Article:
Article 1 Scope of the application
(This article explains all the places where the Road Safety Act is applied; remember that any public or communal road will be subject to traffic law regardless of whether the land is public or private).
1. In general, the traffic laws, movement of motor vehicles and road safety matters contained both in this regulation and other relevant provisions elsewhere, will be applicable throughout the national territory. They will apply to owners and users of roads and public land suitable for traffic circulation, both urban and interurban, as well as those roads and land that are in common use and in the absence of other rules, to those of private roads and land that are used by an indeterminate community of users.
What are “Commonly used roads and land”?
Commonly used roads and land refers to places open to the free movement of vehicles. The roads on which these vehicles circulate will be subject to the Road Safety Law. Vehicles must have passed the ITV (technical inspection), have current insurance and drivers will be required to be in possession of a driving licence corresponding to the category of vehicle being driven. Many drivers and occupants make the mistake of thinking that when driving on rural roads which are neither asphalted nor signposted as such, road safety regulations do not apply and are often punished for not using a seatbelt or talking on a mobile phone.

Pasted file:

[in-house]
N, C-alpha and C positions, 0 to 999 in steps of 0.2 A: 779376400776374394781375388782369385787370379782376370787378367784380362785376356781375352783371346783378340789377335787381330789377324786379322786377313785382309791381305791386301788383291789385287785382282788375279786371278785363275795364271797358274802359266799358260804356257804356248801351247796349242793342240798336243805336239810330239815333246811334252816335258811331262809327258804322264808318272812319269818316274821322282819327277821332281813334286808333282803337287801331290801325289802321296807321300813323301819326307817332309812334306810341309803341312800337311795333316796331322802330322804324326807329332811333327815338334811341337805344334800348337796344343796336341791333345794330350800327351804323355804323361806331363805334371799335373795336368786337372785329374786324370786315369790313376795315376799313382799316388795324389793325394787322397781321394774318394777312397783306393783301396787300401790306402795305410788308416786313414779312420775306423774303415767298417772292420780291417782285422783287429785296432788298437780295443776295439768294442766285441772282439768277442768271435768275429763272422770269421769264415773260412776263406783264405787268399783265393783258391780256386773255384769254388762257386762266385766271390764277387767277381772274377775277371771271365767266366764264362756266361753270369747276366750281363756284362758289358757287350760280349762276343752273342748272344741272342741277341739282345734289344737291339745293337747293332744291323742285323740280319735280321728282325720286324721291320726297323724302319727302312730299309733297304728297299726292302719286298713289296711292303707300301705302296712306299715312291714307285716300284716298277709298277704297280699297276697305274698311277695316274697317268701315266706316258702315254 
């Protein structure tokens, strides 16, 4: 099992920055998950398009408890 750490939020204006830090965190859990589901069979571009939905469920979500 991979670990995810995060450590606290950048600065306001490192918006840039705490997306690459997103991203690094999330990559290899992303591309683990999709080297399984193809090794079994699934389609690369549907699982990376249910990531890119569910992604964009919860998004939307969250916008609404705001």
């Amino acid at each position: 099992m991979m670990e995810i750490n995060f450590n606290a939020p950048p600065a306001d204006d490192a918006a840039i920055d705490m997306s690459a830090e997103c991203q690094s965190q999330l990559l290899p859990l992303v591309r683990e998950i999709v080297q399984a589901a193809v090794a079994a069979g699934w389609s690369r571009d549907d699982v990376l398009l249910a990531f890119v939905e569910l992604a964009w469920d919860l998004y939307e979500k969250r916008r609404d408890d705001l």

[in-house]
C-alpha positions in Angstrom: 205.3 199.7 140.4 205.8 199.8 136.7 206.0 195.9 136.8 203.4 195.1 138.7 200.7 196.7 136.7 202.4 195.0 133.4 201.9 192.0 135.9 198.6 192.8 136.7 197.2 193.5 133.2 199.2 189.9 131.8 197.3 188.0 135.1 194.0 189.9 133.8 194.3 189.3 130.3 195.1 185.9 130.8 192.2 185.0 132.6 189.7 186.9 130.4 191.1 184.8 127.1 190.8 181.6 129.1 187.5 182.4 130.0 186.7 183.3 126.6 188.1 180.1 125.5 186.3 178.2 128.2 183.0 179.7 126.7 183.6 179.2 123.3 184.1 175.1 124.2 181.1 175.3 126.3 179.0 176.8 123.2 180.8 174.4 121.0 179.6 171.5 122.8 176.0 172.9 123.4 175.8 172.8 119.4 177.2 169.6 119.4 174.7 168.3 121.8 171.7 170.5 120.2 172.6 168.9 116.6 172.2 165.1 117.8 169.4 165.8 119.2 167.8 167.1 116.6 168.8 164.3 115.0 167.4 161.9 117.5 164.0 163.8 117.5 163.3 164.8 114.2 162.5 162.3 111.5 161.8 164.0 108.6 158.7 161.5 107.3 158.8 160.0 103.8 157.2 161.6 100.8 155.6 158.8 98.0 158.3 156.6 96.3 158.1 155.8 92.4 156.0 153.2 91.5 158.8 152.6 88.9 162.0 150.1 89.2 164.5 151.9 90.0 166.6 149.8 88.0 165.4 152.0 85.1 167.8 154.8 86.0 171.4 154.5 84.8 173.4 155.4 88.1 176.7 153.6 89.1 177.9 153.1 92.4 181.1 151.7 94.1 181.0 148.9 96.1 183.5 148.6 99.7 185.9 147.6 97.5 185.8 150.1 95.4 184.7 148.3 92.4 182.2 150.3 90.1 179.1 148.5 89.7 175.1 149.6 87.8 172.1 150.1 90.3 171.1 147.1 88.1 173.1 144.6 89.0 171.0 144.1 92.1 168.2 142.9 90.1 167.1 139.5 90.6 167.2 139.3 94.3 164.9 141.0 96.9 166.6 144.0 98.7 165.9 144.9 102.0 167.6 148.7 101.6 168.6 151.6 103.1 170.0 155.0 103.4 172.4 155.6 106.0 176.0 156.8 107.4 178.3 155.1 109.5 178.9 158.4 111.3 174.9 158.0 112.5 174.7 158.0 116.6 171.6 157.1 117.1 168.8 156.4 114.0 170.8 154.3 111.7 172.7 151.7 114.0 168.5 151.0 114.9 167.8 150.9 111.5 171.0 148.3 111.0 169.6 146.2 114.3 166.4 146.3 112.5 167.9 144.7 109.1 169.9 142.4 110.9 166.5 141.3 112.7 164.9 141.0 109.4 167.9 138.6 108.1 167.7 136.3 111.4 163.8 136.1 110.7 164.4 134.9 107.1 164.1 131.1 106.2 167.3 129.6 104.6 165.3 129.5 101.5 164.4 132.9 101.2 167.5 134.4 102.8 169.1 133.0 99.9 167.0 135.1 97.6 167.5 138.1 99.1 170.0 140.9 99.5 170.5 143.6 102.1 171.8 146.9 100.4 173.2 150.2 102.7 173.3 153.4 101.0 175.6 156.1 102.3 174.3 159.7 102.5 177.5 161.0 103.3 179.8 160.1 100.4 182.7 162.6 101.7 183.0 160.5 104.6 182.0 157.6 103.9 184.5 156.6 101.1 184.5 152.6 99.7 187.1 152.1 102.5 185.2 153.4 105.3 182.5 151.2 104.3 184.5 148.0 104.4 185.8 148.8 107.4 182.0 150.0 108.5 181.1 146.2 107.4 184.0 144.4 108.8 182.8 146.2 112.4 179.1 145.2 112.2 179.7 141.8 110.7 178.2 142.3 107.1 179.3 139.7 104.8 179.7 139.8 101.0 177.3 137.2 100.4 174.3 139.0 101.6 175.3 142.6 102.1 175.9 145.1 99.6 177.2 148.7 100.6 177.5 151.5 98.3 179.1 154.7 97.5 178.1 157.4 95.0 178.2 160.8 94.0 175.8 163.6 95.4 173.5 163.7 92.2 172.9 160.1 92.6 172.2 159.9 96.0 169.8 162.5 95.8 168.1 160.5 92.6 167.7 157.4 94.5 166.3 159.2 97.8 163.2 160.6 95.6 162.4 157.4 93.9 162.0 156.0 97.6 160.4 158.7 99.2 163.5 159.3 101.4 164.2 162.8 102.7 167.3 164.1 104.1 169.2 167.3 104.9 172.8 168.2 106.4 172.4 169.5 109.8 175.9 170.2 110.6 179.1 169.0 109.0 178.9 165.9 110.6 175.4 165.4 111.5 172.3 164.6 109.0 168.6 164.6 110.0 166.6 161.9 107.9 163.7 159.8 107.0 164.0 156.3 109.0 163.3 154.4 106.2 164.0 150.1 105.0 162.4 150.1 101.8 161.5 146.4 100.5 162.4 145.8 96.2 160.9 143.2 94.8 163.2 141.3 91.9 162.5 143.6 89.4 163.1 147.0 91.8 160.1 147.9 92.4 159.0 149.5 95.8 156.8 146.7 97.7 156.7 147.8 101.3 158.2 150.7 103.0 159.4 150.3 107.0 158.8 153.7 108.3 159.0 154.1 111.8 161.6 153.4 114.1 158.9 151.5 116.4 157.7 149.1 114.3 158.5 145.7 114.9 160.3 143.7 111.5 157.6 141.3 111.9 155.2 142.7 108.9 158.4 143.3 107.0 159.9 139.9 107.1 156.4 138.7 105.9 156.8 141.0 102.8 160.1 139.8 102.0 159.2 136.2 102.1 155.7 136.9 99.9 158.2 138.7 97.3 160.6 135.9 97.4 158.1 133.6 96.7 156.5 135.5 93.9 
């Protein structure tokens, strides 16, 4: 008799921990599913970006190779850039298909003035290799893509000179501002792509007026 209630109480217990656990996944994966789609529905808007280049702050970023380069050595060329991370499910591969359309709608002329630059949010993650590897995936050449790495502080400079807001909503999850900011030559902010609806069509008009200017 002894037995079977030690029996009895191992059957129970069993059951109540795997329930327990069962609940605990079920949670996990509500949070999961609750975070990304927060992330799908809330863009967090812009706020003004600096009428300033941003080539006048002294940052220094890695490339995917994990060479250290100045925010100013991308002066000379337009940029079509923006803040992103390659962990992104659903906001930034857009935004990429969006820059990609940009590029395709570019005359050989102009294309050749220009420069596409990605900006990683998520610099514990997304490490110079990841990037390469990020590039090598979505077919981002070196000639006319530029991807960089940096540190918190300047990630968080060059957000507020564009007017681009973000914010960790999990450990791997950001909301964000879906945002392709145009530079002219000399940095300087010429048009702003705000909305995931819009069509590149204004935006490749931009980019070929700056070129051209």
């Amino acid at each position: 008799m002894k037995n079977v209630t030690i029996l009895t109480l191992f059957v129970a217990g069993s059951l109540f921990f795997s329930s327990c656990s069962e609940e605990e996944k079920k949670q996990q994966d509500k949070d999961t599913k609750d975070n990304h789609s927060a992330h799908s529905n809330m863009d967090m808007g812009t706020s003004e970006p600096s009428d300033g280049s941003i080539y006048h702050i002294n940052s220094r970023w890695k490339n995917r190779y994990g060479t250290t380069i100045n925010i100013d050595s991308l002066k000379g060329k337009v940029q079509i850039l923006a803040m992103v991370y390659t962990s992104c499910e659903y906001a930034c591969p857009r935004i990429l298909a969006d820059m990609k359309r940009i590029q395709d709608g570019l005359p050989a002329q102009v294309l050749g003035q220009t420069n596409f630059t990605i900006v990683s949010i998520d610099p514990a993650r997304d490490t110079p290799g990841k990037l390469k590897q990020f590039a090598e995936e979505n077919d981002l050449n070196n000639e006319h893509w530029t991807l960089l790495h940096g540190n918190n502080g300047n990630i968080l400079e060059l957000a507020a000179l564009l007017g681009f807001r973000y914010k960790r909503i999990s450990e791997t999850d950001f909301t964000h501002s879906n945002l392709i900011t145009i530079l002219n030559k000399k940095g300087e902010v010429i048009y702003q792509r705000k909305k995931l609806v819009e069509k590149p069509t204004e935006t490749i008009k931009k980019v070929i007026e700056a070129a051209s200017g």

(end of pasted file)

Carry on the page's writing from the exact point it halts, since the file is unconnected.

When talking about private roads and land, what do you mean when you talk about being used by an indeterminate community of users?
An “indeterminate community of users”, means that not only the owner has access, but that other users can also have access.
A clear example would be a supermarket such as Carrefour; The owner of the car park is Carrefour, which in turn has it open for its customers, thus turning the car park into private land used by an indeterminate community of users. (Public use would be when anyone can have access). Another example would be the car park of a community of neighbours, where each neighbour has a garage. (Common use is when only owners have access.)
Next we will put two examples so you can see the difference;
Carrefour, during business hours has its barriers open. A customer enters the parking area and as it is an undetermined community of people who similarly use the parking area, the rules that govern are the general ones. Therefore the way to proceed is the same as in a public area.
Carrefour closes the car park barriers at 22:00, from that moment, there is a strictly private use of it, so from that moment the owner of parking area, anyone authorised or security guards will not be governed by traffic law.
The Local Police may exercise their functions within a private parking area upon request or on their own initiative, although the regulation and management of traffic is the responsibility of the owner of the road, in this case Carrefour. Remember that if you drive without a seat belt or use your mobile phone in a supermarket parking lot, you could be reported.
2. Specifically, such precepts will apply to: